Telling Stories

Telling Stories

Telling Stories 150 150 Paul Phillips

The storyteller sits, spinning his yarns into fabric.

That’s what they call it, isn’t it?  A fabrication?

I listen anyway.  Still, as the story goes on, I begin to see the ravelings poking through here and there.  His tale may have started with a few facts, but somehow it doesn’t all fit in a continuous pattern.

I want to reach for the edge of his fabric and pull at one of those loose ends.  I just know that, like the cartoon character with a loose thread on his sweater which gets caught in a passing car, the story will unravel and the naked truth will come out.

I have done that more than once before.  I’m learning (finally) to leave the loose threads alone and let the story spin out.

Some things are more important than being right.

Do you know how hard that is for me to say?

I grew up in a home where being right was paramount.  Lies were set straight and wrong attitudes corrected immediately.

It’s what you do for your children.  We call it teaching, and it is the responsibility of every parent.

But, the faults of others who were not part of our family were also pointed out to us constantly.  My parents didn’t want to miss the opportunity to help us make good decisions.

Examples are helpful when teaching children, so folks we knew became our cautionary examples, their faults often looming larger than life in our little eyes.  Their good traits could never balance their bad ones.

Black.  White.

Heads.  Tails.

What should have been lessons meant to help us examine our own steps and language became cause for comparison.

Comparisons stink.

I’m not the first to say it.  I won’t be the last.  The real problem lies in the fact that I kind of like the odor.

Comparisons where I come out ahead make me feel good about myself—for awhile.  I begin to believe that God, perhaps, loves me better.  I’m one of His favorite sons because of my concern with doing things right and in order.

Surely, it’s true.

It is not.

Grace pays no attention to the design of the filthy rags it washes. It takes no notice of the tag ends hanging from the corners.


Grace pays no attention to the design of the filthy rags it washes. @HesTakenLeave Click To Tweet


The storyteller with his lying ways is no worse—nor better—off than the listener who sits nearby and tends the kernel of pride in his soul, growing quickly into a full-grown bush of snobbery.

I know how hard the fall is when pride takes its inevitable tumble, and it is inevitable.

Sinners sin.  We sin, not all in the same way, but we sin.

It has taken many years for me to understand that grace, for all its astounding power, doesn’t remove sin, but the penalty for sinning.  Justification is the work of grace.  

We who have been justified—through grace—are called to be sanctified.  All that means is we are called to become holy, or set apart, as He is.

We have to take a walk.  It’s something we do with others.  Not surprisingly, we don’t all start the walk with the same baggage.

There are folks with sexual sins, addicts, liars, thieves, gluttons, drunks—the list is not short.  He doesn’t require that we clean up before we become part of His family.  What happens after that though, is different.  (1 Corinthians 6:9-10)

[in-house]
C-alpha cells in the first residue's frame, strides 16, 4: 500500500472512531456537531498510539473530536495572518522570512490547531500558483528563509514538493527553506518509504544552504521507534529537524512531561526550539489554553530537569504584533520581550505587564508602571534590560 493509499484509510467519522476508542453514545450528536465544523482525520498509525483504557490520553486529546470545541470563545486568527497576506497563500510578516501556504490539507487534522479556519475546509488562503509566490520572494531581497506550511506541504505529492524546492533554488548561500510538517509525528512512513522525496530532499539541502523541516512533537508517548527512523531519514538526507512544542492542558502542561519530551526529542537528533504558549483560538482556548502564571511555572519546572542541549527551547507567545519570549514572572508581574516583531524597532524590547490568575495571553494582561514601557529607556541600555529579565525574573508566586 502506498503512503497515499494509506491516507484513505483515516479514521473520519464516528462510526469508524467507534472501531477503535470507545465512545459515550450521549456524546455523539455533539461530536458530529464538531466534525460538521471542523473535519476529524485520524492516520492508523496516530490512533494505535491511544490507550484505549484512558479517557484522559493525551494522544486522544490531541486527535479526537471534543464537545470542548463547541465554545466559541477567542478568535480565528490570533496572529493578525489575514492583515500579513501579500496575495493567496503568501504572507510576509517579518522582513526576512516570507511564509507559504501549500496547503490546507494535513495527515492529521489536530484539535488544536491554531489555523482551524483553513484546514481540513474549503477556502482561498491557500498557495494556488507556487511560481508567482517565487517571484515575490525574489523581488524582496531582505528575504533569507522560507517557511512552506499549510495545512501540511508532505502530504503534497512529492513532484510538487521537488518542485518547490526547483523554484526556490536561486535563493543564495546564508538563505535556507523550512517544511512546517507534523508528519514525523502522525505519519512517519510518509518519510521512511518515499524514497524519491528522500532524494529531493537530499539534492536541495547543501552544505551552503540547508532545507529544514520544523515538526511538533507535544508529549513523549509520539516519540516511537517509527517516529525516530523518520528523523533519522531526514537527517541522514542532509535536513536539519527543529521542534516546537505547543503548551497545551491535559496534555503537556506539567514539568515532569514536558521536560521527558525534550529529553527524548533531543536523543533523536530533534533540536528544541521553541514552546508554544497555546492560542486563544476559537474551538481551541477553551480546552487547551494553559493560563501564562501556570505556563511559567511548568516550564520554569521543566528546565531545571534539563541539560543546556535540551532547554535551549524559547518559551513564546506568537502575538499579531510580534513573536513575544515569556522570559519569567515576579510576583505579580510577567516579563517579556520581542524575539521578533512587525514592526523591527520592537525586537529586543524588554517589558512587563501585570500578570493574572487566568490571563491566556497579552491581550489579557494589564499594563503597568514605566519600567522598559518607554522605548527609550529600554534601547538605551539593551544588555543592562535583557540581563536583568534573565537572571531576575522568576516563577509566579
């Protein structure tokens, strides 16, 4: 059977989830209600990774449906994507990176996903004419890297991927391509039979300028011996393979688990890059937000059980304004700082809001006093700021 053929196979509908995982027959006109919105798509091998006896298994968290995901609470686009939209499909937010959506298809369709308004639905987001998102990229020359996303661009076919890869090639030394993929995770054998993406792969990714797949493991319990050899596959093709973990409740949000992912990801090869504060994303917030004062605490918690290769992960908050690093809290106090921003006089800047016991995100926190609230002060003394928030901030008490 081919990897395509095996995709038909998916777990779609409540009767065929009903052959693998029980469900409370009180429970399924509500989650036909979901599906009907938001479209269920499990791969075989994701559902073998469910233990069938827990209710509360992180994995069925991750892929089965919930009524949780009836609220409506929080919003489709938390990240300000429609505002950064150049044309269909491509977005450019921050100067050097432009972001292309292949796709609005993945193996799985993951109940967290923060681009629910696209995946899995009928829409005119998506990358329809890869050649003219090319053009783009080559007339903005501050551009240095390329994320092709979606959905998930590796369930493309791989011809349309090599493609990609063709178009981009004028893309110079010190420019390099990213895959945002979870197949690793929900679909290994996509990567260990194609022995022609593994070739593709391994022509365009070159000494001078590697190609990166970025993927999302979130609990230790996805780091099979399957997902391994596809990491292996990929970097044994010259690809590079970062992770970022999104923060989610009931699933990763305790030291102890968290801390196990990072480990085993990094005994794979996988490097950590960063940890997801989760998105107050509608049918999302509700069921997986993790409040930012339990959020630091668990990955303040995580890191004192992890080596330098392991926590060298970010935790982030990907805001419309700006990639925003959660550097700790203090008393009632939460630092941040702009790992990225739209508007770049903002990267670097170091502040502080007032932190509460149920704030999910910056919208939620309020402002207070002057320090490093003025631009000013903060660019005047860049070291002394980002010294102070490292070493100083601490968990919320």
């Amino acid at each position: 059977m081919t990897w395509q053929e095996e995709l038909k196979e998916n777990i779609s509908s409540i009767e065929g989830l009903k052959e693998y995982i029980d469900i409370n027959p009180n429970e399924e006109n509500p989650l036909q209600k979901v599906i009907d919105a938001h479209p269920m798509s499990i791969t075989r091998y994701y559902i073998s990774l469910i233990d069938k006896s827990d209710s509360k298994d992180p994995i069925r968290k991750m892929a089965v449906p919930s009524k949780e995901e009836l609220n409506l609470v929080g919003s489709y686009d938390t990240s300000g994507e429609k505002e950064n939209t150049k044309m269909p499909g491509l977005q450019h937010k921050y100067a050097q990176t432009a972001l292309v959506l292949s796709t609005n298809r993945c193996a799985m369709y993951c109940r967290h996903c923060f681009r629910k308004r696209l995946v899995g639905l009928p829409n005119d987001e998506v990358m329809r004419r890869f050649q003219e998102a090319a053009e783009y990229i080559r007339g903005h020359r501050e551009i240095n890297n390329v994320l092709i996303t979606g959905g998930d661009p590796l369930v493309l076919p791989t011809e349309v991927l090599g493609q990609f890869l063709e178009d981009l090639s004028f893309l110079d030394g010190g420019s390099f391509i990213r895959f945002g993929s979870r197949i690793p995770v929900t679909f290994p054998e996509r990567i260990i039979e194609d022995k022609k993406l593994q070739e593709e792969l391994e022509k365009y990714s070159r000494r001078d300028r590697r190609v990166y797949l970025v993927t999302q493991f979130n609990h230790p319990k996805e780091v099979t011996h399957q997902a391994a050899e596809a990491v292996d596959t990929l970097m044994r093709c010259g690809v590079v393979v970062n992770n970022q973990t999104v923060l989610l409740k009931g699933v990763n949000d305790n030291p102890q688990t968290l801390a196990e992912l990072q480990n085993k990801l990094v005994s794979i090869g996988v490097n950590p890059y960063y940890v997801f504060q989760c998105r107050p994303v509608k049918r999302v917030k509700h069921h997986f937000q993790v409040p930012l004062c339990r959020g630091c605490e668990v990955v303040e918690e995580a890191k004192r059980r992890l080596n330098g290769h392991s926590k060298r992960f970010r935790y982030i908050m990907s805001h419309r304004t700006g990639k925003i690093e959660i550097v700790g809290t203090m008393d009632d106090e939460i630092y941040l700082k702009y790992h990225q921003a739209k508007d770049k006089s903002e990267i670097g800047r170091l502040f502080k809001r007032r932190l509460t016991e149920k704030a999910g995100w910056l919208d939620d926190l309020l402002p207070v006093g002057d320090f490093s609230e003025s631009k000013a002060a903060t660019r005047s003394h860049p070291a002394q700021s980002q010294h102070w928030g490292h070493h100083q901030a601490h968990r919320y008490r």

This walking we do is a progressive thing.  The people we walk with may not be at the same place in the process as we are.

May not isn’t the right way to put it.  They will not be at the same place.

We walk with them anyway.  There’s a reason for that:

We still need each other.  Travelers on their own rarely reach their destinations without meeting calamities along the road.  It is our lot in life to depend on help through the tough places.

I have refused—refused—to lend aid to folks in the past.  Somehow I thought I might get dirty in the process.  I could have nothing to do with people who sinned in that way.

Do you hear what I’m saying?

I’m not alone, am I?  We are a prideful and hypocritical lot, aren’t we?

We who have been forgiven freely, refuse to believe that God could forgive that.

That!  How could He?  How would He?

He could.  He has.

Those stinking comparisons.  Still, their stench fills the air around me, like the grotesque odor of bone burning under the dentist’s drill.

But, a lifetime of making comparisons has paralyzed me.  I want to walk with others, but my paralysis stops me.

And then, I remember the Great Physician, to whom the man, bed-ridden with paralysis, was brought on that day a couple thousand years ago.  The Healer said only two things to him.  It’s all that was necessary. (Mark 2:1-12)

Your sins are forgiven.

Get out of that bed and walk.

Even today, the paralysis of a lifetime of thought patterns is banished with those words!

Freedom!  At last.

At last.

I’m walking.

There’s still room on the road beside me.

May it never be otherwise.



Originally published on Paul’s blog at



Paul Phillips

Paul Phillips is a writer, a fifty-something grandfather, and follower of Christ. He's also a legend in his hometown, having been "owner, janitor, and gofer" of Whitmore's Music in Siloam Springs, AR since 1985. Follow Paul's blog, He's Taken Leave (, where he weaves nostalgic stories of life and faith.

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